Real names are more valuable to advertisers

As I tried to outline in a recent GigaOM Pro research report entitled “How social search is changing the search industry” (subscription required), there’s an obvious search-related rationale for launching a social network like Google+, since indexing and mining that kind of activity can help the company provide better “social search” results. But the real-name issue has more to do with Google’s other business: namely, advertising. Users who are anonymous or pseudonymous are arguably a lot less valuable to advertisers than those who choose to attach their real identities, including their age and gender, location and other demographic details to their accounts.

What kind of services is Schmidt referring to when he says that Google is looking at Google+ as an identity platform that could support other services? Dave Winer thinks that the company wants to effectively become a bank — something he also suspects that Apple and Amazon are interested in as well — and that’s definitely a possibility. Apple and Google both seem interested in NFC technology (near-field communication), which turns mobile devices into electronic wallets, and having a social network tied to an individual user’s identity would come in handy. Ross Dawson says Google wants to build a “reputation engine” using Google+ as a platform.

Whatever its specific interests are, Google clearly sees Facebook as a competitive threat not just because it has developed a gigantic social network with hundreds of millions of devoted users, but also because it has become a kind of identity gatekeeper — with tens of millions of those devoted users happily logging into other websites and services with their Facebook credentials, thus sending Facebook valuable data about what they are doing and where they are doing it. And the ubiquitous “like” button provides even more data, something Google is also trying to mimic with its +1 buttons.

Google needs a horse in the identity race

The bottom line is that Google needs to have a horse in this identity race, and it has been unable to create one so far. The growth of Google+ provides a reason for people to create Google profiles, and that data — along with their activity on the network and through +1 buttons — goes into the vast Google cyberplex where it can be crunched and indexed and codified in a hundred different ways. And the more people who decide to do it, the better it gets, both for Google and for its advertising strategy. As the saying goes, if you’re not paying for it, then you’re the product being sold.

That’s the obvious background to the real-name issue, something Eric Schmidt has effectively confirmed with his remarks in Edinburgh. Whether users like the position that puts them in remains to be seen.

Post and thumbnail photos courtesy of Flickr user Kat B Photography

Related research and analysis from GigaOM Pro:
Subscriber content. Sign up for a free trial.

Reposted fromdarinrmcclure darinrmcclure

August 29 2011



(L)egal identity needs to be administrated in the online domain (which, contrary to what NSTIC and others seem to think, is not demonstrably proven), it remains that without the protections outlined in the “dotrights” campaign, the NSTIC effort is an incredibly dangerous movement for state managed identity as well as for citizens/consumers and their rights/interests. But don’t take my word for it, consider carefully the wording and implications of Mr. Messina:

“The last thing that I’ll add — which itself is controversial — is that this whole system, at least at the outset, will be voluntary and opt-in,” Messina says. “That means that if you don’t want the convenience of not having to use passwords anymore, you won’t have to. If you’re okay rotating your passwords and maintaining numerous discreet accounts across the web, that’s cool too. I don’t think a mandatory system would succeed — at least not without proving its security, stability, convenience, and utility over several years.”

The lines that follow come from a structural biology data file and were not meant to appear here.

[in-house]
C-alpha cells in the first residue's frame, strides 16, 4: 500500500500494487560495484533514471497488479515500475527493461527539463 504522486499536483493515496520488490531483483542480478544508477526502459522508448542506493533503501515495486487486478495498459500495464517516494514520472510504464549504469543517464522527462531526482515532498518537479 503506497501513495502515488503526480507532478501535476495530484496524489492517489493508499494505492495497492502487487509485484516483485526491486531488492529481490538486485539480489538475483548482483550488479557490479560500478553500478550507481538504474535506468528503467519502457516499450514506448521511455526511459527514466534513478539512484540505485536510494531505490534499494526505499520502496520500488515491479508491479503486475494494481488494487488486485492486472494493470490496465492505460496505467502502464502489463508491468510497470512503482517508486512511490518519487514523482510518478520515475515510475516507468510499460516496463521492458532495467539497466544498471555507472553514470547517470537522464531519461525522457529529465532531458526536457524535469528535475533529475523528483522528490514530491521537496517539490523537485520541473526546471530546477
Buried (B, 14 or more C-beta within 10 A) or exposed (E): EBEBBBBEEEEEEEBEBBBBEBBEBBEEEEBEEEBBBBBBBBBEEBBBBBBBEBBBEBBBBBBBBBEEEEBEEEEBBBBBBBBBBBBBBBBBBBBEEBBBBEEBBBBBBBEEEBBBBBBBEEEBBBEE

I would point out that the current efforts by Google are, in fact, “entirely voluntary and opt-in”.

I would also point out that they have made it exceedingly clear that they are being driven by a yet-unexplained motivation that makes taking a “don’t like it, leave” stance attractive for Google.

I would further point out that Google’s CEO Schmidt himself stated that (paraphrasing), “Google+ is an identity service”; this is also supported by Google’s own site.

My assertions and conclusions at this point are, I think, things that you will find utterly logical:

  1. Google intends to be one (the first? the premiere? the only?) identity service for the USA.
  2. Google intends that their existing hold over users (adoption of services and products and related entrenchment thereto) be the weight brought to bear that ensures adoption rather than abandonment.
  3. Google intends that their ability to demonstrate adoption will allow them to leverage themselves, if not into the position of sole provider, then into a position of an elite few.
  4. Google intends to lobby and support our government in reaching a point of transition at which this “entirely voluntary and opt-in” identity service may become a mandatory one.
  5. Google is counting on YOUR continued use and willingness to adopt and endure any change they make to accomplish this.

Seem far fetched? Why? Messina is obviously thinking about it, the NSTIC is as well, thus Google, our Government, and who knows who else are thinking about it, too. Look at this and understand: There is not that much distance at all between Messina’s statements and the above assertions and conclusions and, frankly, that distance will close rapidly if Google is right about consumer apathy and passive adoption.


The NSTIC, you, and me (and Google?)… | BonnieNadri.Com - 2011-08-29

August 26 2011



This whole persona/pseudonym argument may seem like a tempest in a teapot, but the fact is, the forum for public discourse is no longer the town hall, or newspaper, or fliers on the street. It is here on the Internet, and it is happening in communities like this, hosted by private sector companies. Freedom of speech is not guaranteed in these places. As +Lawrence Lessig once said,"the code is the law." The code that Google applies, the rules they set up now in the software, are going to influence our right to speak out now and in the future. It is imperative that we impress upon Google the importance of providing users with the same rights (and responsibilities) as exist in the society that nurtured Google and brought about its success.